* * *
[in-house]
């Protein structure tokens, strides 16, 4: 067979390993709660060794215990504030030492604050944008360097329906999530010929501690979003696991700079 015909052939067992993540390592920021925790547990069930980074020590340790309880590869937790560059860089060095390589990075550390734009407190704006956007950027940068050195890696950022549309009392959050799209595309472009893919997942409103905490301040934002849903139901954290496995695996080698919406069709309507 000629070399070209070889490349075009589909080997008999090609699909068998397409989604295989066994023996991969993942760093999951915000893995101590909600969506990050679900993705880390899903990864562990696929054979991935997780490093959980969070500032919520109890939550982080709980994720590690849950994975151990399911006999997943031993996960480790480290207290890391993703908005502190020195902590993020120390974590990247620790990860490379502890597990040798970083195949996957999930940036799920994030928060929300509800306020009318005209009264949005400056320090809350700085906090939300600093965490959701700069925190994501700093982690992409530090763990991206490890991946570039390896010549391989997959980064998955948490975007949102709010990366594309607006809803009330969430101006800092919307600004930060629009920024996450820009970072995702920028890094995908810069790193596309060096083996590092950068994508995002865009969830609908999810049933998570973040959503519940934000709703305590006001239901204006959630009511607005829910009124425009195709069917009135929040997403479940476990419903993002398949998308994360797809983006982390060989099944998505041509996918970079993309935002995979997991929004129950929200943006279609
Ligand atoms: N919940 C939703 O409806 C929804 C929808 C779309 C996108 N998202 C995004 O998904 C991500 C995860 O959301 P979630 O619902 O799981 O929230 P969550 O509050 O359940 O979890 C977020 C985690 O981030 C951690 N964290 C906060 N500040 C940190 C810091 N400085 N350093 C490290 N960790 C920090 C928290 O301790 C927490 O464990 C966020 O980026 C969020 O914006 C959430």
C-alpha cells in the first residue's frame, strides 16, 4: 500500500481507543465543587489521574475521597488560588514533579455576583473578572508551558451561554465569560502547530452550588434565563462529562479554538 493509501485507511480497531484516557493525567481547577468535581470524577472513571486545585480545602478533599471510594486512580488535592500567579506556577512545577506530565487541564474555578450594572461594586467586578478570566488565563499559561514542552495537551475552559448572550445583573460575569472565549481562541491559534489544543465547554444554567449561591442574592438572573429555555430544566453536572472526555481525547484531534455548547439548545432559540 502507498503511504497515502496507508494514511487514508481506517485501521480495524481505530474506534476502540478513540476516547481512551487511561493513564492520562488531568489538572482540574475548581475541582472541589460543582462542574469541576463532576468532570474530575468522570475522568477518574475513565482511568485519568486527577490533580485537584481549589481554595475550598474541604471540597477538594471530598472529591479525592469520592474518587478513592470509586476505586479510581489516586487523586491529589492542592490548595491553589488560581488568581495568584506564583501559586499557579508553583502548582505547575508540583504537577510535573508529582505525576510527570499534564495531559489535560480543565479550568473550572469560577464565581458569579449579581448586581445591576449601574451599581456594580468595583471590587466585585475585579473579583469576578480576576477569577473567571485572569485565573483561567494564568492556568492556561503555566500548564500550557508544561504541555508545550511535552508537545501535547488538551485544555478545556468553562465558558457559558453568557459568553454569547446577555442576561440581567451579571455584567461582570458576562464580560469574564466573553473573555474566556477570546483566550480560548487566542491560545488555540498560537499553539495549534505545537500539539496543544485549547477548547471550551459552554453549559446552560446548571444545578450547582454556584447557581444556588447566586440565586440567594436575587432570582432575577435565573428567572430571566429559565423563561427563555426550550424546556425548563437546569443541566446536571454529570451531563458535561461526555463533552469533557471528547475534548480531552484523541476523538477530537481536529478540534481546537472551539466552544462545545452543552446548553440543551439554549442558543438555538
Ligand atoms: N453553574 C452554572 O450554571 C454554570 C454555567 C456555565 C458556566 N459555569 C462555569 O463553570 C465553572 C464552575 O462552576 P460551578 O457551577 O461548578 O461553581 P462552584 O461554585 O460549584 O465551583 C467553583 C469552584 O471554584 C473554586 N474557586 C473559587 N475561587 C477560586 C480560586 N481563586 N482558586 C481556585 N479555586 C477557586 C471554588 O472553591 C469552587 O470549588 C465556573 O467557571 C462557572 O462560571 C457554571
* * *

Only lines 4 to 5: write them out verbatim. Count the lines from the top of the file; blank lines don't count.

C-alpha cells in the first residue's frame, strides 16, 4: 500500500481507543465543587489521574475521597488560588514533579455576583473578572508551558451561554465569560502547530452550588434565563462529562479554538 493509501485507511480497531484516557493525567481547577468535581470524577472513571486545585480545602478533599471510594486512580488535592500567579506556577512545577506530565487541564474555578450594572461594586467586578478570566488565563499559561514542552495537551475552559448572550445583573460575569472565549481562541491559534489544543465547554444554567449561591442574592438572573429555555430544566453536572472526555481525547484531534455548547439548545432559540 502507498503511504497515502496507508494514511487514508481506517485501521480495524481505530474506534476502540478513540476516547481512551487511561493513564492520562488531568489538572482540574475548581475541582472541589460543582462542574469541576463532576468532570474530575468522570475522568477518574475513565482511568485519568486527577490533580485537584481549589481554595475550598474541604471540597477538594471530598472529591479525592469520592474518587478513592470509586476505586479510581489516586487523586491529589492542592490548595491553589488560581488568581495568584506564583501559586499557579508553583502548582505547575508540583504537577510535573508529582505525576510527570499534564495531559489535560480543565479550568473550572469560577464565581458569579449579581448586581445591576449601574451599581456594580468595583471590587466585585475585579473579583469576578480576576477569577473567571485572569485565573483561567494564568492556568492556561503555566500548564500550557508544561504541555508545550511535552508537545501535547488538551485544555478545556468553562465558558457559558453568557459568553454569547446577555442576561440581567451579571455584567461582570458576562464580560469574564466573553473573555474566556477570546483566550480560548487566542491560545488555540498560537499553539495549534505545537500539539496543544485549547477548547471550551459552554453549559446552560446548571444545578450547582454556584447557581444556588447566586440565586440567594436575587432570582432575577435565573428567572430571566429559565423563561427563555426550550424546556425548563437546569443541566446536571454529570451531563458535561461526555463533552469533557471528547475534548480531552484523541476523538477530537481536529478540534481546537472551539466552544462545545452543552446548553440543551439554549442558543438555538
Ligand atoms: N453553574 C452554572 O450554571 C454554570 C454555567 C456555565 C458556566 N459555569 C462555569 O463553570 C465553572 C464552575 O462552576 P460551578 O457551577 O461548578 O461553581 P462552584 O461554585 O460549584 O465551583 C467553583 C469552584 O471554584 C473554586 N474557586 C473559587 N475561587 C477560586 C480560586 N481563586 N482558586 C481556585 N479555586 C477557586 C471554588 O472553591 C469552587 O470549588 C465556573 O467557571 C462557572 O462560571 C457554571